Digest Authentication; Using .htaccess files - From Apache: The Definitive Guide (6/7)
Apache: The Definitive Guide, Chapter 5: Authentication
Using .htaccess Files
We experimented with putting configuration directives in a file called ... /htdocs/.htaccess rather than in httpd.conf. It worked, but how do you decide whether to do things this way rather than the other?
The point of the .htaccess mechanism is that you can change configuration directives without having to restart the server. This is especially valuable on a site where a lot of people maintain their own home pages but are not authorized to bring the server down or, indeed, to modify its Config files. The drawback to the .htaccess method is that the files are parsed for each access to the server, rather than just once at startup, so there is a substantial performance penalty.
The httpd1.conf (from ... /site.htaccess) file contains the following:
User webuser Group webgroup ServerName www.butterthlies.com AccessFileName .myaccess ServerAdmin firstname.lastname@example.org DocumentRoot /usr/www/APACHE3/site.htaccess/htdocs/salesmen ErrorLog /usr/www/APACHE3/site.htaccess/logs/error_log TransferLog /usr/www/APACHE3/site.htaccess/logs/access_log ServerName sales.butterthlies.com
Access control, as specified by
now in ... /htdocs/salesmen/.myaccess:
AuthType Basic AuthName darkness AuthUserFile /usr/www/APACHE3/ok_users/sales AuthGroupFile /usr/www/APACHE3/ok_users/groups require group cleaners
If you run the site with
./go 1 and access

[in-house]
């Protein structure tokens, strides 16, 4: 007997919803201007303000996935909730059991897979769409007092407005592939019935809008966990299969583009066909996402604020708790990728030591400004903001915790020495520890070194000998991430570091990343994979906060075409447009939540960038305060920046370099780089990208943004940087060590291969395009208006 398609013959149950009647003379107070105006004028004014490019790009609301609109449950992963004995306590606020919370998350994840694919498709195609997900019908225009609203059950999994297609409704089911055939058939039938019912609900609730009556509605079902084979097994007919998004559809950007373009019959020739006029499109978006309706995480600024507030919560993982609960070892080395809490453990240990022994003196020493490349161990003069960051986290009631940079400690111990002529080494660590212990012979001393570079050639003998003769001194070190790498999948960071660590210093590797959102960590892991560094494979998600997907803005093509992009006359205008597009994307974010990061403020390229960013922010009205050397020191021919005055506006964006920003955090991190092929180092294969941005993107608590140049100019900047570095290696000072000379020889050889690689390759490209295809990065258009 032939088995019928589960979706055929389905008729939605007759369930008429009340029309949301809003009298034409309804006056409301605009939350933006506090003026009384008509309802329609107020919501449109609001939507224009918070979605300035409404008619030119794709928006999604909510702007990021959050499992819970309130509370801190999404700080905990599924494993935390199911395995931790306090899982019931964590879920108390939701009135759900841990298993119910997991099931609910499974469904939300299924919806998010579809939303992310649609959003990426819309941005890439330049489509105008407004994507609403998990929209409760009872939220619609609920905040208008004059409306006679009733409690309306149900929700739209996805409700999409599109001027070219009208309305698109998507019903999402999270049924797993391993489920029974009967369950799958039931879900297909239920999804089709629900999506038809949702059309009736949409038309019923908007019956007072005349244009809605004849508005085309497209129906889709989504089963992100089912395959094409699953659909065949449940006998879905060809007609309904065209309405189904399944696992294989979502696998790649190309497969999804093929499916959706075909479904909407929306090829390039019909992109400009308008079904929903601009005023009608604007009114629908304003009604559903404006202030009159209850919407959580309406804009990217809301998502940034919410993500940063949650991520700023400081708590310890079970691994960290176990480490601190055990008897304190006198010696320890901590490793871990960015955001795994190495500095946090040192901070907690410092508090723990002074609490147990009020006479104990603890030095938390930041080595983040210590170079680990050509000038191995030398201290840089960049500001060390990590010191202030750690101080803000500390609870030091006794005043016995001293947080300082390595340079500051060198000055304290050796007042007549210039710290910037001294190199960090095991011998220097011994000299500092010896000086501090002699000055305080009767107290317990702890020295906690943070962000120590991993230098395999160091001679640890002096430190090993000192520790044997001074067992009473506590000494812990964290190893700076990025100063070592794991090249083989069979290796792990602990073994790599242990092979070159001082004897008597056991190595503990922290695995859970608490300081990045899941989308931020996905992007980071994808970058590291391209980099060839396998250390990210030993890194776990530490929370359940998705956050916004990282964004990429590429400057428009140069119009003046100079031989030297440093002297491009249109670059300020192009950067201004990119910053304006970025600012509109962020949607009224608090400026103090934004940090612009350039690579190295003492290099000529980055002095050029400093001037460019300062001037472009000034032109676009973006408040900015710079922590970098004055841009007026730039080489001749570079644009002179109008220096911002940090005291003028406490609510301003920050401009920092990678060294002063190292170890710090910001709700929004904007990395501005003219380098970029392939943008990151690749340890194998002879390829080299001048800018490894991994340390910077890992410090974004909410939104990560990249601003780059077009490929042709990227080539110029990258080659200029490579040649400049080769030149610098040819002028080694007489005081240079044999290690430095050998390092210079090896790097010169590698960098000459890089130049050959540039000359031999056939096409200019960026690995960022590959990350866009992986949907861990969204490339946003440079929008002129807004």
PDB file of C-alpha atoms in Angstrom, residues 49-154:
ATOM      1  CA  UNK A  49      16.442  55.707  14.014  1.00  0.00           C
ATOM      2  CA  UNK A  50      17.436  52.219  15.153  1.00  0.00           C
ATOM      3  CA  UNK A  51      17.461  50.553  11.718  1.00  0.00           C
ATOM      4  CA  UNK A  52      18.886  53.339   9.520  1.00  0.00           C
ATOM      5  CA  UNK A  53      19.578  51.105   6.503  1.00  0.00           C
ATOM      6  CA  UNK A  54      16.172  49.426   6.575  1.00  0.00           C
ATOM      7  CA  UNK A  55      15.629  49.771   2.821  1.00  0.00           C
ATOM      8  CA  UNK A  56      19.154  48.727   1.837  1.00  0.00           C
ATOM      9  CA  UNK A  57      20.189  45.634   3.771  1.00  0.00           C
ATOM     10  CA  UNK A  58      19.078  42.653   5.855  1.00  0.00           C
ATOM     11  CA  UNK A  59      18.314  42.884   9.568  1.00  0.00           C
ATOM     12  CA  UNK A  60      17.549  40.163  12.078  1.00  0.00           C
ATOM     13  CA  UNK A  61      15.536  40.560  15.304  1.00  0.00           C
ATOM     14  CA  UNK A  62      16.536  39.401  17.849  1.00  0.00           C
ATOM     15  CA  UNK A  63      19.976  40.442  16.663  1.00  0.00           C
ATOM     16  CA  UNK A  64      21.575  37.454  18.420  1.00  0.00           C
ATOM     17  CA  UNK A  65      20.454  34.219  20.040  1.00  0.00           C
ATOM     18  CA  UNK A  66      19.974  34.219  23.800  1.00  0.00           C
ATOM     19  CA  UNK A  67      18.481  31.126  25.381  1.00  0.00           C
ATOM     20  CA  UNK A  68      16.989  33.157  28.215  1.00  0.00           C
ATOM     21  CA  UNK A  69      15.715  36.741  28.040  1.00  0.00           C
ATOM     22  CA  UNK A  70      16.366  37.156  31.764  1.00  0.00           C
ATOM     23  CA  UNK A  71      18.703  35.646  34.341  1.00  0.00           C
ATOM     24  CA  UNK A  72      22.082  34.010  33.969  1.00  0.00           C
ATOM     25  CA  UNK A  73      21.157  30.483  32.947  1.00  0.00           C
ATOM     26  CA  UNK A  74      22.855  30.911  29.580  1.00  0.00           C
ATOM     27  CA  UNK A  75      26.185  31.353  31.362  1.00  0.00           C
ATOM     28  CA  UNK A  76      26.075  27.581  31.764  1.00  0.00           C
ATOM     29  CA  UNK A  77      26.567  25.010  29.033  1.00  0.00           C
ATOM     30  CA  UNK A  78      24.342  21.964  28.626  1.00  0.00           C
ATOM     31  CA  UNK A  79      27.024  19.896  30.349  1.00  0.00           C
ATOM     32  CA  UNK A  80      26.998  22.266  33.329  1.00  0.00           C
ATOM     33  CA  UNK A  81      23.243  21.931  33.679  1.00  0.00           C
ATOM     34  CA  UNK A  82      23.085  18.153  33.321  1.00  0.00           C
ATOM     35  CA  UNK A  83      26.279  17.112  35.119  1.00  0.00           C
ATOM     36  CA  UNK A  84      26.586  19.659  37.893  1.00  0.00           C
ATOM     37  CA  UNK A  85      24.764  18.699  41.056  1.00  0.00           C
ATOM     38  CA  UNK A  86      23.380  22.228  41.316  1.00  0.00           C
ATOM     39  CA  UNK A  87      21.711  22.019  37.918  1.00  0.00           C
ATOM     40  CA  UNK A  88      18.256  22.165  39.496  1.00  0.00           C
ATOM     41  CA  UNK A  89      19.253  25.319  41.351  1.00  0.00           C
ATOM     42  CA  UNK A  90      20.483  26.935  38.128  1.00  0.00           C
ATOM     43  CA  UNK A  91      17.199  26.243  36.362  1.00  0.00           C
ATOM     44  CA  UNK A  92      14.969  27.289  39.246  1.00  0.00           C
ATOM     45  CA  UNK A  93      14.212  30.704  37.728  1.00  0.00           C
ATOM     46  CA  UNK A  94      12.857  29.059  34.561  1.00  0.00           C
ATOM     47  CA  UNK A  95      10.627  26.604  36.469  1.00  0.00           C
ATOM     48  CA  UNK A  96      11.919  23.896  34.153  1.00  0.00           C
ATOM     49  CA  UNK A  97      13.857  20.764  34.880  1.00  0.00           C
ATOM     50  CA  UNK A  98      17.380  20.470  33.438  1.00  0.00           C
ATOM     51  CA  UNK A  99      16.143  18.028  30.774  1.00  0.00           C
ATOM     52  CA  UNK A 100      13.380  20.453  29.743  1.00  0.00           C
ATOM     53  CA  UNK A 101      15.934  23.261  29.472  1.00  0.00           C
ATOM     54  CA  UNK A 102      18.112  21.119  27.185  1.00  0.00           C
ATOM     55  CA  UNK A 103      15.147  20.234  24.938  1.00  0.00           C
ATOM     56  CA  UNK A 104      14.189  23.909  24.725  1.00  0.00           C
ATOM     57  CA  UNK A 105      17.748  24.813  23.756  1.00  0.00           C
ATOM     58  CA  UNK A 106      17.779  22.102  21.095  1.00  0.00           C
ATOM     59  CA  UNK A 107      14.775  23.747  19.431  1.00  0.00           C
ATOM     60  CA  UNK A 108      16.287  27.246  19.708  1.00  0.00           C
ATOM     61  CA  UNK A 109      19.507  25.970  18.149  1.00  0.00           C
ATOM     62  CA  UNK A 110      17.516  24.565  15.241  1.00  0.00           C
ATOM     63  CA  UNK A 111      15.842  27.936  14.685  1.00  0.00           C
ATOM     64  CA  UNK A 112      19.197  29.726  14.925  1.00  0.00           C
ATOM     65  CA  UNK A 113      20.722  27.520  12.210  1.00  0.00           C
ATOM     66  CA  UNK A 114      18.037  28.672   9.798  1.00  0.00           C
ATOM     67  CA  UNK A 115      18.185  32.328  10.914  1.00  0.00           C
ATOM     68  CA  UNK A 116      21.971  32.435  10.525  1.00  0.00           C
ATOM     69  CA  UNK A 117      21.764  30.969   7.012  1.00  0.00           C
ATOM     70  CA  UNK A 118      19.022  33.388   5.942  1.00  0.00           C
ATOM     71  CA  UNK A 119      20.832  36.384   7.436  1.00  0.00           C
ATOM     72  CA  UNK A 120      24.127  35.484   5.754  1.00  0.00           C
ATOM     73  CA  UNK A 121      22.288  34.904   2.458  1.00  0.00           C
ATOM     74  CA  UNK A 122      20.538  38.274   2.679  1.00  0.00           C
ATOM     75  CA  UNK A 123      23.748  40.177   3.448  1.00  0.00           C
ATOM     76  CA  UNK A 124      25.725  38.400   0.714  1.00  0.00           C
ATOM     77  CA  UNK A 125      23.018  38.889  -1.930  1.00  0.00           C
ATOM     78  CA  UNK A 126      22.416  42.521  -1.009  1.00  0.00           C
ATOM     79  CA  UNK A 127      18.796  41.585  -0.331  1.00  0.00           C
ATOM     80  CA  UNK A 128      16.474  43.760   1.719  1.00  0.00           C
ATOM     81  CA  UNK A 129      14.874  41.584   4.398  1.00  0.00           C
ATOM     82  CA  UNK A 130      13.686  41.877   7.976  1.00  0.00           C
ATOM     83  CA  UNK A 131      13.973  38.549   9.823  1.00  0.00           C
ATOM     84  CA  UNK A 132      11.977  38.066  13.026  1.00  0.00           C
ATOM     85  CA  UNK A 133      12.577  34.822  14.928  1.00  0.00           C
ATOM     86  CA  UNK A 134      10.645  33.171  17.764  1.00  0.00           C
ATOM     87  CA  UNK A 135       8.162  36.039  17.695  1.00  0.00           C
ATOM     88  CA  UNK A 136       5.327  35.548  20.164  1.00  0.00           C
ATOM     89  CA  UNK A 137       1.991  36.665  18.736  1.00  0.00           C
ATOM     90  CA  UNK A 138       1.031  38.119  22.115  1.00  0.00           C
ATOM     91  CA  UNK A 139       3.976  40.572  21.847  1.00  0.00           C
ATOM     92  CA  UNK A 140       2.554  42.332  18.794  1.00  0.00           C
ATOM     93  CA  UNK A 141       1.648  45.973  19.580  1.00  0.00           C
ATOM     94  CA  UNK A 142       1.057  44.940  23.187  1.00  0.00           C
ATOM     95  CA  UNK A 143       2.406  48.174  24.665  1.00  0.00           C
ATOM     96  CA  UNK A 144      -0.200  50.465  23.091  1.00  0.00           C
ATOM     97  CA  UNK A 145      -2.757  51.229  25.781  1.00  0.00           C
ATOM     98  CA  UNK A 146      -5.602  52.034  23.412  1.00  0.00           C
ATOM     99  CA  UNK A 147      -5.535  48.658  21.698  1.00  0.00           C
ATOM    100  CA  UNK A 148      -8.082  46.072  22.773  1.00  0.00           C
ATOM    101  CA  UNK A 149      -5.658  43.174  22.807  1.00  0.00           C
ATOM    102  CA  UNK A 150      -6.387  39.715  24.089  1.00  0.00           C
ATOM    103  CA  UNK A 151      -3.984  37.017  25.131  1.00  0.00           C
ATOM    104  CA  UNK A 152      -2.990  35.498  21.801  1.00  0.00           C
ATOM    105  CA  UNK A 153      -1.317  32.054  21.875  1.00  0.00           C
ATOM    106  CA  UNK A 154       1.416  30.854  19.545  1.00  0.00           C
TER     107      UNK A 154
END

http://sales.butterthlies.com /, you are asked
for an ID and a password in the usual way. You had better be
daphne or sonia if you want
to get in, because only members of the group
cleaners are allowed.
You can then edit ... /htdocs/salesmen/.myaccess
require group directors instead.
Without reloading Apache, you now have to be
bill or ben.
AccessFileName gives authority to the files
specified. If a directory is given, authority is given to all files
in it and its subdirectories.
AccessFileName filename, filename|direcory and subdirectories ... Server config, virtual host
Include the following line in httpd.conf:
AccessFileName .myaccess1, myaccess2 ...
Restart Apache (since the
AccessFileName has to be
read at startup). You might expect that you could limit
AccessFileName to .myaccess
in some particular directory, but not elsewhere. You
can't — it is global (well, more global than
per-directory). Try editing ... /conf/httpd.conf
<Directory /usr/www/APACHE3/site.htaccess/htdocs/salesmen> AccessFileName .myaccess </Directory>
Syntax error on line 2 of /usr/www/APACHE3/conf/srm.conf: AccessFileName not allowed here
As we have said, this file is found and parsed on each access, and this takes time. When a client requests access to a file /usr/www/APACHE3/site.htaccess/htdocs/salesmen/index.html, Apache searches for the following:
This multiple search also slows business down. You can turn multiple searching off, making a noticeable difference to Apache's speed, with the following directive:
<Directory /> AllowOverride none </Directory>
It is important to understand that / means the real, root directory (because that is where Apache starts searching) and not the server's document root.
Created: March 10, 2003
Revised: March 10, 2003